The Benefits of Early Pension Investment
As a scheme that sets us up for retirement, it’s easy to brush pension contributions off as something to think about later. Retirement may be decades away. If you’re adding to a compulsory employer pension scheme, you may feel it’s already under control. To a point, of course, it is. But when you crunch those numbers and calculate what may await you in later life, chances are you will feel a little more motivated to top up that pot.
Unfortunately, most people realise this later in their life, when they’re starting to think about setting themselves up for retirement. While it’s never too late to beef up contributions, being proactive before your 40s, 50s, or even 30s is the best way to really capitalise on compounding; something Albert Einstein is said to have called “the most powerful force in the Universe”.
For example, which of the following scenarios produces a bigger savings pot?
Scenario 1) £125 per month saved for forty years, growing at 7% a year (total invested £60,000) or
Scenario 2) £500 per month saved for twenty years, growing at 7% per year (total invested £120,000)
Surprisingly the answer is Scenario 1. This produces a savings pot worth around £326,000. Scenario 2 costs you £60,000 more and is only worth around £259,000.
Welcome to the World of Compounding
Investing is a powerful means by which to potentially increase wealth. Unlike simple cash savings, investments, including pension schemes, can amplify your efforts. The longer your money is invested, the more it has the opportunity to grow.
Let’s explore another example.
Sam is a practical 20-year-old who understands the value of investing early. Sam doesn’t have a lot of money to invest, but realises that contributing something is better than nothing. Sam diligently invests £50 a month until reaching 60.
Jessie, on the other hand, barely thought about a pension until turning 40. Crunching some numbers, Jessie realised extra contributions would be necessary to reach their pension goals by age 60. To try and catch up, they invested £100 a month.
Theoretically, come age 60, both will have invested the same amount (£24,000). Assuming the same investment return of 7% per annum, thanks to compounding, Sam is sitting on a pot of around £130,000, while Jessie has around £51,000.
Not to Mention Tax Relief
If compounding didn’t do it for you, wait until you hear about the benefits of tax relief.
What is tax relief, you ask? Basically, the government gives you extra money when you put cash into your pension. Personal contributions are currently topped up by 25p for every pound invested. So, if you pay in £80, tax relief increases your contribution to £100.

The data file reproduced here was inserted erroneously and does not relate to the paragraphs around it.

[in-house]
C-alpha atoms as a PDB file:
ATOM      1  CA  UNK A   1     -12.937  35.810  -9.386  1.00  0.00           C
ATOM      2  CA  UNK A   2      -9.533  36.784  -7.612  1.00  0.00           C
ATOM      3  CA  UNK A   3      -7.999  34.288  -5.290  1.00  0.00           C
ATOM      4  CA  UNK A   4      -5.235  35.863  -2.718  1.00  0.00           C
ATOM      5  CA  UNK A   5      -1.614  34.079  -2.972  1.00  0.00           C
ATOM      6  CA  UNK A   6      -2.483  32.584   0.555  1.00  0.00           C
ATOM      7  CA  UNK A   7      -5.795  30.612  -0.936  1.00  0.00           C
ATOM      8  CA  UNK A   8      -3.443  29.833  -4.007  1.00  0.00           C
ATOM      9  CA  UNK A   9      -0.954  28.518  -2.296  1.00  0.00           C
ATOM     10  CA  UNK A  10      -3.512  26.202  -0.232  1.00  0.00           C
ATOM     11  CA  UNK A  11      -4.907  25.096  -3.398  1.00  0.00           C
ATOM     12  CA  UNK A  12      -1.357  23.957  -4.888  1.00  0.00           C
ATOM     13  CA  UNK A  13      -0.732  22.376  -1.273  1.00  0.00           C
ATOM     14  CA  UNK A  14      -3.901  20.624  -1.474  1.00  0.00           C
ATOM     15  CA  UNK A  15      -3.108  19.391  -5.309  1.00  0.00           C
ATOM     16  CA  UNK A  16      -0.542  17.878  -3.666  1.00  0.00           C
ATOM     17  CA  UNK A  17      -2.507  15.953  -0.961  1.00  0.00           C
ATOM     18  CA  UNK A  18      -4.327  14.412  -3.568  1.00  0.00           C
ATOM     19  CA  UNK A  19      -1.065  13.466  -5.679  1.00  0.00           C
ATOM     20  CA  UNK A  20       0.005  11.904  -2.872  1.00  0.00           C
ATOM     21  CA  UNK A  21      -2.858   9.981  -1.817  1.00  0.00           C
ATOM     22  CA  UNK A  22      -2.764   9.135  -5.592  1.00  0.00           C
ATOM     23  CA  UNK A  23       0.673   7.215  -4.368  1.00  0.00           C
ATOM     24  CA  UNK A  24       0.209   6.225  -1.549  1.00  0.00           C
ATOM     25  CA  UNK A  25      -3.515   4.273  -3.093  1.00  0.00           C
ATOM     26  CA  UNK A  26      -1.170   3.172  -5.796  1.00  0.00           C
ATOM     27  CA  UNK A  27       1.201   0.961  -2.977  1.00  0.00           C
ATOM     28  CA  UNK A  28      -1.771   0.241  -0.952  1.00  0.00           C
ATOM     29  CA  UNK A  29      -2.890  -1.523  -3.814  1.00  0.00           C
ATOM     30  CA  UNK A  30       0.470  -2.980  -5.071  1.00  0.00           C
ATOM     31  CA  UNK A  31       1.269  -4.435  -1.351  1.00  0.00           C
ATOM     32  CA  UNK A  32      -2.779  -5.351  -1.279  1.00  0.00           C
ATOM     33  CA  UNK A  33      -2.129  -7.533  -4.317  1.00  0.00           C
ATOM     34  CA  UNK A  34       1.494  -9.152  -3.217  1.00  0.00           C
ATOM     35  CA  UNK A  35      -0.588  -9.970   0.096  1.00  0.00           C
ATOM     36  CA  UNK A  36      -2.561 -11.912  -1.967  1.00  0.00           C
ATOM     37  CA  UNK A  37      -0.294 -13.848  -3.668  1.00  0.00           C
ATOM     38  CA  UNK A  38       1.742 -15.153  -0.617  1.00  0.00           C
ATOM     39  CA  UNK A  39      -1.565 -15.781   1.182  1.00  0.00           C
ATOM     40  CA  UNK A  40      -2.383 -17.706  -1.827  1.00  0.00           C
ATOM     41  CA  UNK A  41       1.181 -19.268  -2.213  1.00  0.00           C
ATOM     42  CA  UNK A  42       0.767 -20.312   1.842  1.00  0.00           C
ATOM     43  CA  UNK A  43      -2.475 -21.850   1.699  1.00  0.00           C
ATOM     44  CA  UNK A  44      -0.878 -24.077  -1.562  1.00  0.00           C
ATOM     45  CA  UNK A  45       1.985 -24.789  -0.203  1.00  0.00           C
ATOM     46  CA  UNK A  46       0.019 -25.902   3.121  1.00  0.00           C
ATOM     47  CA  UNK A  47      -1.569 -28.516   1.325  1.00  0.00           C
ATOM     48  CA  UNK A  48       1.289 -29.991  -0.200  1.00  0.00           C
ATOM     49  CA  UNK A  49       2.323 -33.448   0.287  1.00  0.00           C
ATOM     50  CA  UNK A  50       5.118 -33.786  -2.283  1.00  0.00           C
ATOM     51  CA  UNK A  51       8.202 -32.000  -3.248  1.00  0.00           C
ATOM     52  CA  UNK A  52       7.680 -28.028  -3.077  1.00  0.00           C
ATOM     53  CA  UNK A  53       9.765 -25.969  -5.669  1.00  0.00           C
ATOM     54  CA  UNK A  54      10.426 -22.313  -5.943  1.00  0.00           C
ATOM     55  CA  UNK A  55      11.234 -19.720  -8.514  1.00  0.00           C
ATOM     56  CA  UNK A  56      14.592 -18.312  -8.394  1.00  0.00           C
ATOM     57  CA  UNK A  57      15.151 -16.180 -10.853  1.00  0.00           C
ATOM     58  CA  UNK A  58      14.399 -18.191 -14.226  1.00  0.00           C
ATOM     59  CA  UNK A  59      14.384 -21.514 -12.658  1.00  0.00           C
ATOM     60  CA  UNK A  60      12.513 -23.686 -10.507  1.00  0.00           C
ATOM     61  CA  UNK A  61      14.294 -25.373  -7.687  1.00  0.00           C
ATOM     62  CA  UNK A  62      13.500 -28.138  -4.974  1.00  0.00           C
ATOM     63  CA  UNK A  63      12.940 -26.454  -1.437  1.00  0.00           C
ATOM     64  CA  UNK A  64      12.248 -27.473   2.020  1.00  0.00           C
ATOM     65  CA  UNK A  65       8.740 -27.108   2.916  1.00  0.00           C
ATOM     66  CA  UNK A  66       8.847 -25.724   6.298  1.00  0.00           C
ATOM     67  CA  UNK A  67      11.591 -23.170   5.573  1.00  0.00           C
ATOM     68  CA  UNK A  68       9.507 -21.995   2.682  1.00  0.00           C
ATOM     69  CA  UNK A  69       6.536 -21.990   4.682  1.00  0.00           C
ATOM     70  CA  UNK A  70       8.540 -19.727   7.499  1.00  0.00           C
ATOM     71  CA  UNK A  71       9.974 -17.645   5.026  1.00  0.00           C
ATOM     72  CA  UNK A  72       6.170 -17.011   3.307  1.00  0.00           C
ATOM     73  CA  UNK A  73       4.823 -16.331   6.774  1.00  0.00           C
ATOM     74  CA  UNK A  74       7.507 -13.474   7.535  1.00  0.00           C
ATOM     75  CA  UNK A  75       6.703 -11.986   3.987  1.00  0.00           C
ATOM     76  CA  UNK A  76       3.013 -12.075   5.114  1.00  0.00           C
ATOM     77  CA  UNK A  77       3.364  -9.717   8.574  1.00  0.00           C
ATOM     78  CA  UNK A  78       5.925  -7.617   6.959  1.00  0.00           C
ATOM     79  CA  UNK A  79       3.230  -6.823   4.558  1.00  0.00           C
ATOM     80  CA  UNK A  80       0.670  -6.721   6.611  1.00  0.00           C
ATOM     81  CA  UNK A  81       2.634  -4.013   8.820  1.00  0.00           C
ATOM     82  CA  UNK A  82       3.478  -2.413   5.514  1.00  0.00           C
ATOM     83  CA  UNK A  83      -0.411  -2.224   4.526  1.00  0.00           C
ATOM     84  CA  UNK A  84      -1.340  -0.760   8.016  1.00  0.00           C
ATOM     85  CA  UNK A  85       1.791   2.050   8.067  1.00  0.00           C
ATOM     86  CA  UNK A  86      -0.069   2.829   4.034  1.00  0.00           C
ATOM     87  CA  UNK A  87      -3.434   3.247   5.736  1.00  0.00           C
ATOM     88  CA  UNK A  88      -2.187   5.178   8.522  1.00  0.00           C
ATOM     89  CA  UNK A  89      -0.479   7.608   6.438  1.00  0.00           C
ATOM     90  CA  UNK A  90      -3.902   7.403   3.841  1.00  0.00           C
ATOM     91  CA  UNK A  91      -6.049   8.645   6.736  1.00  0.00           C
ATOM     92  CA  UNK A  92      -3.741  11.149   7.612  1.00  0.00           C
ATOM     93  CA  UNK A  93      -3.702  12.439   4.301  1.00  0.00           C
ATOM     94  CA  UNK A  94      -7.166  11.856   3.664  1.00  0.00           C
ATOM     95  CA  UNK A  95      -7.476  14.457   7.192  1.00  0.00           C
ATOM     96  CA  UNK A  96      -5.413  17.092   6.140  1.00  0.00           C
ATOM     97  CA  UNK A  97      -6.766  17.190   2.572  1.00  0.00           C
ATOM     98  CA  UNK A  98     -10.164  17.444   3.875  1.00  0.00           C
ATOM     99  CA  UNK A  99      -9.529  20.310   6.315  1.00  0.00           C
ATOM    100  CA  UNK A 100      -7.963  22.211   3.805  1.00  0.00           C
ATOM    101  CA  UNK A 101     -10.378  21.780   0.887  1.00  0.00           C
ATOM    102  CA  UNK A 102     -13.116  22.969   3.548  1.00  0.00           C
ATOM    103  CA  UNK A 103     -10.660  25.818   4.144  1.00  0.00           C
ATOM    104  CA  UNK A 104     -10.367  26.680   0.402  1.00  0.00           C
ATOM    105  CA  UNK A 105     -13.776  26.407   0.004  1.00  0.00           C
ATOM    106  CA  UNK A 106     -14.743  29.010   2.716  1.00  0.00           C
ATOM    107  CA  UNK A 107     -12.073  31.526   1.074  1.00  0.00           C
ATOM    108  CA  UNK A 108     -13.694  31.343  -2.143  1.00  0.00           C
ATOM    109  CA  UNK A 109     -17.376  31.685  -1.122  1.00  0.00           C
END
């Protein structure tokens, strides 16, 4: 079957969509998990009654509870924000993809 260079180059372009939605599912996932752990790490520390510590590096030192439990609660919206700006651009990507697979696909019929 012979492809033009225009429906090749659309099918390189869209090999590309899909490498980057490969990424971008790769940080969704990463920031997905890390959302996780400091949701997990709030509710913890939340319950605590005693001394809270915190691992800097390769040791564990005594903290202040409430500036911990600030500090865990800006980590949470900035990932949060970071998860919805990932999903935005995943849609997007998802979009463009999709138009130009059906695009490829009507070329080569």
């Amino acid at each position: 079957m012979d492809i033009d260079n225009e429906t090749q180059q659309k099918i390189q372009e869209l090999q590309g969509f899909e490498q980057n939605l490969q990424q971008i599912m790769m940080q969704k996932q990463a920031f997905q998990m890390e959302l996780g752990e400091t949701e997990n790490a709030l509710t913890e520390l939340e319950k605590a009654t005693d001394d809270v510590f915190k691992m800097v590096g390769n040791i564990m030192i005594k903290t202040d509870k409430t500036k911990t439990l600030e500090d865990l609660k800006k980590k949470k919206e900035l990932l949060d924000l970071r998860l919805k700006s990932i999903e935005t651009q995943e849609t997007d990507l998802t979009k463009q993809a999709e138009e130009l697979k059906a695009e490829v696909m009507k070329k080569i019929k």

Those paying higher rate income tax can claim a further bonus of an additional 25p tax rebate for every pound contributed. So, the same total contribution of £100 (£80 plus £20 basic rate tax relief) would actually only cost you £60 with the extra tax rebate.
For Jessie, who is a higher rate taxpayer, their £100 monthly contribution is ‘grossed up’ to £125, and they can get another £25 back via their tax return, making the net cost £75.
Sam may only be taxed at 20%, so their £50 contribution goes up to £62.50. Jessie now has a huge advantage. However, with Jessie only contributing for 20 years, they’re still short of Sam. Sam has over £160,000, and Jessie has made it up to about £65,000.
How about some Tax-Free Growth?
Not only do you get an immediate financial boost for putting money into your pension, all of the money you put in there (including the tax relief) can grow entirely free of tax until you retire. Every pound invested works as hard as it can for you. With almost any other form of saving, you start with a smaller amount (because there’s no tax relief). So, assuming the investment returns are the same, you are almost always better off in the long run with a pension.
The Time to Start is Now
Sure, compounding can work for you through other investment strategies, and there are many worthy investment strategies that you can and should explore when building wealth. All have their pros and cons. However, we believe it should always be a case of pension plus X. Never pension or X.
The sooner you start to invest in your pension, the harder you make your money work for you. Consider the examples above. Pension schemes allow modest earners with financial foresight to be potentially wealthier than their higher earning peers in retirement. You don’t have to go big. You just have to start now.
To help you set up a pension strategy to reach your long-term goals or make your first steps, contact the team at Wise Investment for a free consultation.
The above information is for educational purposes and is not a personal recommendation or investment advice. Content is accurate at the time of writing and tax limits and rates may change. Pension funds cannot usually be accessed until age 55 or 57. If you are unsure about the suitability of a particular investment you should speak to an authorised financial adviser. The examples shown are for illustrative purposes only and don’t take into account the impact of charges. The value of investments can go down as well as up and returns are not guaranteed. There is an annual allowance for pension contributions and anyone putting more into their pension may have to pay additional tax. High earners will also have this annual allowance reduced but the details of this are beyond the scope of this article. Wise Investment is authorised and regulated by the Financial Conduct Authority (FCA 230553).
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